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Wednesday, September 16, 2015

Into the Mystical Abyss

How does God communicate with you?

No, really, it’s a serious question.

People who call themselves Christians have vastly different ideas about how God speaks and how the Holy Spirit leads the believer. As a direct consequence, they also have vastly different ways of living their lives.

I keep coming across things like this:

Six children’s lives and mine were forever changed when I filed for divorce last November. It was the hardest decision I have had to make. In fact, I didn’t want to make that decision. I pleaded with God for a very long time.”

And yet, strangely, God “led” this evangelical woman to divorce her husband.

Or things like this:

“So I prayed and God showed me what I had to do. He gave me the courage to do something crazy. I broke up with my boyfriend.”

“God led …” or “God showed …”

Hmm.

Does anyone else find it odd to hear God credited or blamed for doing something either inconsistent with his revealed character (Scenario 1) or well outside the scope of the teaching of the Bible (Scenario 2)? I sure do.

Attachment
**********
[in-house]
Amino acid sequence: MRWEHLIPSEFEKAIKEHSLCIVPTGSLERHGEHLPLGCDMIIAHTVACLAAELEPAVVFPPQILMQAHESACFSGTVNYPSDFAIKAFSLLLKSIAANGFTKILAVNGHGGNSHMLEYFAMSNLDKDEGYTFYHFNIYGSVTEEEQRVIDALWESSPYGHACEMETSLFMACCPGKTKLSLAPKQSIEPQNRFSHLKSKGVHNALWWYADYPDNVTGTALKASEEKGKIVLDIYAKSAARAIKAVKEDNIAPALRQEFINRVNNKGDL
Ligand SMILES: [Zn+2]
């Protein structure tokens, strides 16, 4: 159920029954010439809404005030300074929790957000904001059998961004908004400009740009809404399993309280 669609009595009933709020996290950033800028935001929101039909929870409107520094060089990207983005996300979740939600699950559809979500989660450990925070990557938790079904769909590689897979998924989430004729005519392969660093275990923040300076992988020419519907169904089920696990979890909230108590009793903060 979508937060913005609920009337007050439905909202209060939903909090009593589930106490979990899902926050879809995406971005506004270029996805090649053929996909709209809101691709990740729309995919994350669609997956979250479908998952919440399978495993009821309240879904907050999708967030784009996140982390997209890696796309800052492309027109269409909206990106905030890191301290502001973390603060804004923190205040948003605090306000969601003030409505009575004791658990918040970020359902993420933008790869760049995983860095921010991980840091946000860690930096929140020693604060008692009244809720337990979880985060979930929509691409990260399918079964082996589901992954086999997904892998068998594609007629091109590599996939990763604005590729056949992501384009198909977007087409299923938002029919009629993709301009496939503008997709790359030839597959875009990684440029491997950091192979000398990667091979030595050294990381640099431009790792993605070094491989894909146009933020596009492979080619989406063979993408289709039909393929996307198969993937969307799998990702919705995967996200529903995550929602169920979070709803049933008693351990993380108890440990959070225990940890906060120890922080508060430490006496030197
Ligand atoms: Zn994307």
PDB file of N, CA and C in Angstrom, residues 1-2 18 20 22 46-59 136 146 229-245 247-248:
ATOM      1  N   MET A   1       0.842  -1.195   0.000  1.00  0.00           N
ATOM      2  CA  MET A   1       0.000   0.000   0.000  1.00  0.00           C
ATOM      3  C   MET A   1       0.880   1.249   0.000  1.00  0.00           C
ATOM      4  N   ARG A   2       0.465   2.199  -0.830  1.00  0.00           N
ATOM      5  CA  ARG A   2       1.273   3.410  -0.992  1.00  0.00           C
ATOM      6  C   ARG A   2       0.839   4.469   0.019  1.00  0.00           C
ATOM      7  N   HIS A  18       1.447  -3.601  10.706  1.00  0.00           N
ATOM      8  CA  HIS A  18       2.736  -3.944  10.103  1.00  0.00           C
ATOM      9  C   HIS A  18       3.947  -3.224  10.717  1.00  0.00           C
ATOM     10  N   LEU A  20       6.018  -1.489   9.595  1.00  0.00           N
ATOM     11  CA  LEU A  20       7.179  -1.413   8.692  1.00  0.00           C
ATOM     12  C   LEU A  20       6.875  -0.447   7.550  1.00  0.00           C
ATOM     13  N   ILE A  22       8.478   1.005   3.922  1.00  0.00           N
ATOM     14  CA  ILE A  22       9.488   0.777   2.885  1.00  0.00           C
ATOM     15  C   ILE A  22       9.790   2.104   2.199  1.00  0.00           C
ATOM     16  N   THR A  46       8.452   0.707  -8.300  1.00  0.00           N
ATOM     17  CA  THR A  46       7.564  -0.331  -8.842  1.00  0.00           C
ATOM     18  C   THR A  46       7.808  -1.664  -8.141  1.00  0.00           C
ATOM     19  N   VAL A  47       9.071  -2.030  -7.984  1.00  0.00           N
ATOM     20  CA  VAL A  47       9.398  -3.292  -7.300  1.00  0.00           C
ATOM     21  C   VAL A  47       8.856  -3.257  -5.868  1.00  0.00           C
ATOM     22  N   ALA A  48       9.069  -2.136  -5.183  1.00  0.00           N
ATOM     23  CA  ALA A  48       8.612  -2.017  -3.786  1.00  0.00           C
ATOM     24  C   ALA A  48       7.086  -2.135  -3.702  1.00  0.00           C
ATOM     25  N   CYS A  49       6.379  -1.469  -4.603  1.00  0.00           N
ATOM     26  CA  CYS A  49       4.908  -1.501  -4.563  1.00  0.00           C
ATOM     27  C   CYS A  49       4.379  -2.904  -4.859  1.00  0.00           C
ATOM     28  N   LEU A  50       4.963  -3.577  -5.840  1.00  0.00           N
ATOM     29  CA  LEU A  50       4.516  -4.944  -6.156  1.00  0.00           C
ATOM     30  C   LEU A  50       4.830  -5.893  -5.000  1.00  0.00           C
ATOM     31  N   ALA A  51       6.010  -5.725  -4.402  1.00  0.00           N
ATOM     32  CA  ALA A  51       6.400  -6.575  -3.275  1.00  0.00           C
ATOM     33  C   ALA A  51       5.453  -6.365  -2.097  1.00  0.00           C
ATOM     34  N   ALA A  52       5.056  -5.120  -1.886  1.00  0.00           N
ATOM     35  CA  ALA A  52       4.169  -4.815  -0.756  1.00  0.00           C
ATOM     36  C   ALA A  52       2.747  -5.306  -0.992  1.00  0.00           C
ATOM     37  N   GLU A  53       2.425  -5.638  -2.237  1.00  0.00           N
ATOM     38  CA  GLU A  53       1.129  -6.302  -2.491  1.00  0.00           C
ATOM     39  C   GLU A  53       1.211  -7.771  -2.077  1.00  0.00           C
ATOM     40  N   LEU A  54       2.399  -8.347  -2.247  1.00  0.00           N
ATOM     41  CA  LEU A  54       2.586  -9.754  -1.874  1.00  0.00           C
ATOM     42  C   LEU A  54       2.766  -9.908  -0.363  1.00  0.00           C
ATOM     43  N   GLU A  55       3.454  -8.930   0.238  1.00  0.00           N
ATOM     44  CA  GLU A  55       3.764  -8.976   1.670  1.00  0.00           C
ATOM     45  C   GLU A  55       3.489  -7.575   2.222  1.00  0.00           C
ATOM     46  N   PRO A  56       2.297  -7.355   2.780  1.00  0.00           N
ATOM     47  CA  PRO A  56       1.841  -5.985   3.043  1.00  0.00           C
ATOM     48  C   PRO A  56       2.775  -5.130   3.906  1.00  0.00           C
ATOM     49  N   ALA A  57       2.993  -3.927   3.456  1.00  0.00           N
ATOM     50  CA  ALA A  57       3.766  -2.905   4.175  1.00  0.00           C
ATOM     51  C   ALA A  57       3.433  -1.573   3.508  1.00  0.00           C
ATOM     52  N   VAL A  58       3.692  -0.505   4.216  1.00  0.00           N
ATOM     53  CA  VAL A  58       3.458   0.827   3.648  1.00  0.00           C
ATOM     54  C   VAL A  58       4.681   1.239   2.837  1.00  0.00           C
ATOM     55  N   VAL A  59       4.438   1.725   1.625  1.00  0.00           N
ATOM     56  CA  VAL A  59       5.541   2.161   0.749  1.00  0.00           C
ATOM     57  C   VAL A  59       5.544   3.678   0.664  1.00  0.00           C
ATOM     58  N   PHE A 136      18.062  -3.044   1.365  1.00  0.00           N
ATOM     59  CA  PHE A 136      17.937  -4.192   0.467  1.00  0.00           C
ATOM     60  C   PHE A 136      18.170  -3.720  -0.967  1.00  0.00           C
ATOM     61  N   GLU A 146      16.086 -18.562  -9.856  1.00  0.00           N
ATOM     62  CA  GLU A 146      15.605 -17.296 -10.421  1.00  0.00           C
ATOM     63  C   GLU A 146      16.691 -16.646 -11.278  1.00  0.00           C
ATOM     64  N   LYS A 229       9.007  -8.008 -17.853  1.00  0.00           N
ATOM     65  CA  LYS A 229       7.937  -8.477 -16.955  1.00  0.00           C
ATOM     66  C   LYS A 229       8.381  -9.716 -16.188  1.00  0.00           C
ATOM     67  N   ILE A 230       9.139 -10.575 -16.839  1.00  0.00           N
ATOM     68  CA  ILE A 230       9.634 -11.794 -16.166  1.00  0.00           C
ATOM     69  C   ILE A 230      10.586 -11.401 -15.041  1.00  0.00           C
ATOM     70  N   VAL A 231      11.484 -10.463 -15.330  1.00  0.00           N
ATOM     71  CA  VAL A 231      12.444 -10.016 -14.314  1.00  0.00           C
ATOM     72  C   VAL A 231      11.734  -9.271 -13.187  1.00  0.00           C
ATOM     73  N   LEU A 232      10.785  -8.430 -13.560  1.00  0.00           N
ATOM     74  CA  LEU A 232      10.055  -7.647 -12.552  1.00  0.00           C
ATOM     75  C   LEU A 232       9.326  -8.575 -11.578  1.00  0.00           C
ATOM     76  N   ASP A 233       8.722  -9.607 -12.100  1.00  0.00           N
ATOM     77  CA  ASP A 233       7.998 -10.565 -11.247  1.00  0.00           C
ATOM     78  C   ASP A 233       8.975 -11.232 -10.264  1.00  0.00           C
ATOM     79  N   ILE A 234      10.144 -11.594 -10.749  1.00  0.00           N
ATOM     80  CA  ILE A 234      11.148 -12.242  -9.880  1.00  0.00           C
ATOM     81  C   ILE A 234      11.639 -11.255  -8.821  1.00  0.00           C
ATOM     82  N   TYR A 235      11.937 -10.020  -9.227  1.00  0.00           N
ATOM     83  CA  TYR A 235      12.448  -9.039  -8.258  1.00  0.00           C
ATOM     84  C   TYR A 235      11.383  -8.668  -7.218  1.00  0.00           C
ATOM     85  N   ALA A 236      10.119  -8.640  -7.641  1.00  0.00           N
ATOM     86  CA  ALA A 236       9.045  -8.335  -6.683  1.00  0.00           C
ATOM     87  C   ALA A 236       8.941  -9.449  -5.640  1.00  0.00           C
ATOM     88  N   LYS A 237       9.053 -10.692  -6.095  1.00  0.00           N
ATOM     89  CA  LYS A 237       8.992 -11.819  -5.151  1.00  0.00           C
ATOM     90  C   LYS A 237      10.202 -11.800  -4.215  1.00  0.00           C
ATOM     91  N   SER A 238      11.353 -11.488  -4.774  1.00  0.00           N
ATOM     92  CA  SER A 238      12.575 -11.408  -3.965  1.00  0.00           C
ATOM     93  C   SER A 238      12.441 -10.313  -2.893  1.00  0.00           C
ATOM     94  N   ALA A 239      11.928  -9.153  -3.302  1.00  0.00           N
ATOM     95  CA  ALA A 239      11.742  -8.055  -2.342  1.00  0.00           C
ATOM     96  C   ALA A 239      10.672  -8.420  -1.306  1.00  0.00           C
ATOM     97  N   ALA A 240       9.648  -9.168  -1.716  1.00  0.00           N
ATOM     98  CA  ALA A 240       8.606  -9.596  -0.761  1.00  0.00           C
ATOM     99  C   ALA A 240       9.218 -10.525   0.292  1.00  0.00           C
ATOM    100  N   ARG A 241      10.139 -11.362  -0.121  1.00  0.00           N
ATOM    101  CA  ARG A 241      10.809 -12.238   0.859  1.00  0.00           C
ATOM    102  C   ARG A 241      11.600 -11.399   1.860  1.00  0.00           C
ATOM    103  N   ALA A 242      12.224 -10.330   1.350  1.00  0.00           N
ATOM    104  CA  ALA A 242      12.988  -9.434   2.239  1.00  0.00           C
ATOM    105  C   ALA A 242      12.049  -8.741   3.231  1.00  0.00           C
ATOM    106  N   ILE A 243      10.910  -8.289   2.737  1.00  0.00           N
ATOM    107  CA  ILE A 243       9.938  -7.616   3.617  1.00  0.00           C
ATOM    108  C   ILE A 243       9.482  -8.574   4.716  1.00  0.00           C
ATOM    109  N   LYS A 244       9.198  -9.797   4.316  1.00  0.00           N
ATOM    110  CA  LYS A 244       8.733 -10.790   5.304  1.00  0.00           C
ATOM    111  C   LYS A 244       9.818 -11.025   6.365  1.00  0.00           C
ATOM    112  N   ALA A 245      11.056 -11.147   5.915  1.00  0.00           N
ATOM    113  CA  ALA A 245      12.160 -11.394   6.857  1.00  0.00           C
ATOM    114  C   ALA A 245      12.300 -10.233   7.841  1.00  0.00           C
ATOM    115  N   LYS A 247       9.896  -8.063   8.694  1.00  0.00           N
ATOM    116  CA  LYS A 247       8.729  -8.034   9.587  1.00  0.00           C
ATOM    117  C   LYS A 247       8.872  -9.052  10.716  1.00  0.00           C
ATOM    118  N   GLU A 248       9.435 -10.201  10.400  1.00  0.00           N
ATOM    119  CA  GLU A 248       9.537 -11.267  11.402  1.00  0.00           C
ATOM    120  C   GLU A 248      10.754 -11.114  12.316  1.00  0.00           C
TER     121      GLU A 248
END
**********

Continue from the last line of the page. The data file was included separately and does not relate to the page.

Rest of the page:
The Sad Story of Russell Wilson

Then there is Russell Wilson. The Seahawk’s quarterback throws a Super Bowl-losing interception, after which he says this:
“The play happens, and they pick the ball off. And I take three steps. And on the third step God says to me, ‘I’m using you … I want to see how you respond. But most importantly, I want them to see how you respond.’ ”
Now it may well be argued that all Wilson really meant to convey is that it occurred to him very quickly after making a terrible play that God could make use of what had just happened, and that how Christians comport themselves in bad times is a testimony to the reality of their faith. But if that’s what he meant to say, it would have been far better to say it that way, because what was reported instead was this:
“Wilson is ... crediting God for his heartbreaking interception on the 1 yard line that sealed the Super Bowl win for the Patriots.”
and this:
“God really likes Seattle Seahawks quarterback Russell Wilson (to whom He is said to speak directly).”
Now of course neither lede fairly characterizes what Wilson said. The media are happy to make Christians sound as goofy as possible at all times.